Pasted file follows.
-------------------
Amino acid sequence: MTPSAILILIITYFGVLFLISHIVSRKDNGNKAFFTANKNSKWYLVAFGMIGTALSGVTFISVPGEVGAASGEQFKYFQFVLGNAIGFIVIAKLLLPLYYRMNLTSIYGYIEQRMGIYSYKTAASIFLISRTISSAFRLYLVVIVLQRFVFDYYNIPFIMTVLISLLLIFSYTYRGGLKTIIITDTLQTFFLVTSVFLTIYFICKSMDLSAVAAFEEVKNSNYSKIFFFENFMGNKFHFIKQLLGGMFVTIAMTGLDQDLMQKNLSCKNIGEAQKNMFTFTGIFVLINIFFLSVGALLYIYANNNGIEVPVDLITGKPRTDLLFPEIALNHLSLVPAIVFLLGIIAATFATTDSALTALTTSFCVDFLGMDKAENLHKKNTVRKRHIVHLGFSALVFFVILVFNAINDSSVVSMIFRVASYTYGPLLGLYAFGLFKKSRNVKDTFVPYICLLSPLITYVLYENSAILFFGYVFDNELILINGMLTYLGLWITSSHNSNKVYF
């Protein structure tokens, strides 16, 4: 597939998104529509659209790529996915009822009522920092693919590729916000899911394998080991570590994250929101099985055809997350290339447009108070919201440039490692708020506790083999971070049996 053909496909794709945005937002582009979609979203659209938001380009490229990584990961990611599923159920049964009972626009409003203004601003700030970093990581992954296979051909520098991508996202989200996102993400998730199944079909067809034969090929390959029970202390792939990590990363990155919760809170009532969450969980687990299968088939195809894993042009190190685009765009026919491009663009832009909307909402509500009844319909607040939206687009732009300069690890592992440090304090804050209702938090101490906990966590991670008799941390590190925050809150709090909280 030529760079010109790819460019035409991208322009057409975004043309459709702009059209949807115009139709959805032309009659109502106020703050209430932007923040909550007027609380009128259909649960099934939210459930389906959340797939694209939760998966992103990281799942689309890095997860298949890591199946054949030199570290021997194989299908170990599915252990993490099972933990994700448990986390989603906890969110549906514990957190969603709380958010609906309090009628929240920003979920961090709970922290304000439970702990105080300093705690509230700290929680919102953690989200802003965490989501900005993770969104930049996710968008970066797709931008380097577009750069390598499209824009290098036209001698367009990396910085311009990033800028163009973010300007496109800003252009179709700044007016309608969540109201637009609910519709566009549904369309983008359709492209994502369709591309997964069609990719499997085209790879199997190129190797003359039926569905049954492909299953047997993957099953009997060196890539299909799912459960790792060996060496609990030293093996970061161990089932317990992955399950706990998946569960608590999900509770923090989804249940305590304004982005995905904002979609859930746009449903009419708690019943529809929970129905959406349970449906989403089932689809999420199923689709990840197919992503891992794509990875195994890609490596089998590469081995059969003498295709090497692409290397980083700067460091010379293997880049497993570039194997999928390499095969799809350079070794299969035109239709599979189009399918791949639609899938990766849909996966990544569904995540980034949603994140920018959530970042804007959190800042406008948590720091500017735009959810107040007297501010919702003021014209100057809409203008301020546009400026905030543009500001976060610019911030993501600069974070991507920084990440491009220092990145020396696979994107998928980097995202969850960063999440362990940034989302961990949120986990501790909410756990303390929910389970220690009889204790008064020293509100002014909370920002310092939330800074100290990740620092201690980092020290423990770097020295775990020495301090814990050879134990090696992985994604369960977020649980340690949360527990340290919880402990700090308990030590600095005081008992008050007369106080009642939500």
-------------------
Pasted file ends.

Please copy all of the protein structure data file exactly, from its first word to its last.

Amino acid sequence: MTPSAILILIITYFGVLFLISHIVSRKDNGNKAFFTANKNSKWYLVAFGMIGTALSGVTFISVPGEVGAASGEQFKYFQFVLGNAIGFIVIAKLLLPLYYRMNLTSIYGYIEQRMGIYSYKTAASIFLISRTISSAFRLYLVVIVLQRFVFDYYNIPFIMTVLISLLLIFSYTYRGGLKTIIITDTLQTFFLVTSVFLTIYFICKSMDLSAVAAFEEVKNSNYSKIFFFENFMGNKFHFIKQLLGGMFVTIAMTGLDQDLMQKNLSCKNIGEAQKNMFTFTGIFVLINIFFLSVGALLYIYANNNGIEVPVDLITGKPRTDLLFPEIALNHLSLVPAIVFLLGIIAATFATTDSALTALTTSFCVDFLGMDKAENLHKKNTVRKRHIVHLGFSALVFFVILVFNAINDSSVVSMIFRVASYTYGPLLGLYAFGLFKKSRNVKDTFVPYICLLSPLITYVLYENSAILFFGYVFDNELILINGMLTYLGLWITSSHNSNKVYF
């Protein structure tokens, strides 16, 4: 597939998104529509659209790529996915009822009522920092693919590729916000899911394998080991570590994250929101099985055809997350290339447009108070919201440039490692708020506790083999971070049996 053909496909794709945005937002582009979609979203659209938001380009490229990584990961990611599923159920049964009972626009409003203004601003700030970093990581992954296979051909520098991508996202989200996102993400998730199944079909067809034969090929390959029970202390792939990590990363990155919760809170009532969450969980687990299968088939195809894993042009190190685009765009026919491009663009832009909307909402509500009844319909607040939206687009732009300069690890592992440090304090804050209702938090101490906990966590991670008799941390590190925050809150709090909280 030529760079010109790819460019035409991208322009057409975004043309459709702009059209949807115009139709959805032309009659109502106020703050209430932007923040909550007027609380009128259909649960099934939210459930389906959340797939694209939760998966992103990281799942689309890095997860298949890591199946054949030199570290021997194989299908170990599915252990993490099972933990994700448990986390989603906890969110549906514990957190969603709380958010609906309090009628929240920003979920961090709970922290304000439970702990105080300093705690509230700290929680919102953690989200802003965490989501900005993770969104930049996710968008970066797709931008380097577009750069390598499209824009290098036209001698367009990396910085311009990033800028163009973010300007496109800003252009179709700044007016309608969540109201637009609910519709566009549904369309983008359709492209994502369709591309997964069609990719499997085209790879199997190129190797003359039926569905049954492909299953047997993957099953009997060196890539299909799912459960790792060996060496609990030293093996970061161990089932317990992955399950706990998946569960608590999900509770923090989804249940305590304004982005995905904002979609859930746009449903009419708690019943529809929970129905959406349970449906989403089932689809999420199923689709990840197919992503891992794509990875195994890609490596089998590469081995059969003498295709090497692409290397980083700067460091010379293997880049497993570039194997999928390499095969799809350079070794299969035109239709599979189009399918791949639609899938990766849909996966990544569904995540980034949603994140920018959530970042804007959190800042406008948590720091500017735009959810107040007297501010919702003021014209100057809409203008301020546009400026905030543009500001976060610019911030993501600069974070991507920084990440491009220092990145020396696979994107998928980097995202969850960063999440362990940034989302961990949120986990501790909410756990303390929910389970220690009889204790008064020293509100002014909370920002310092939330800074100290990740620092201690980092020290423990770097020295775990020495301090814990050879134990090696992985994604369960977020649980340690949360527990340290919880402990700090308990030590600095005081008992008050007369106080009642939500």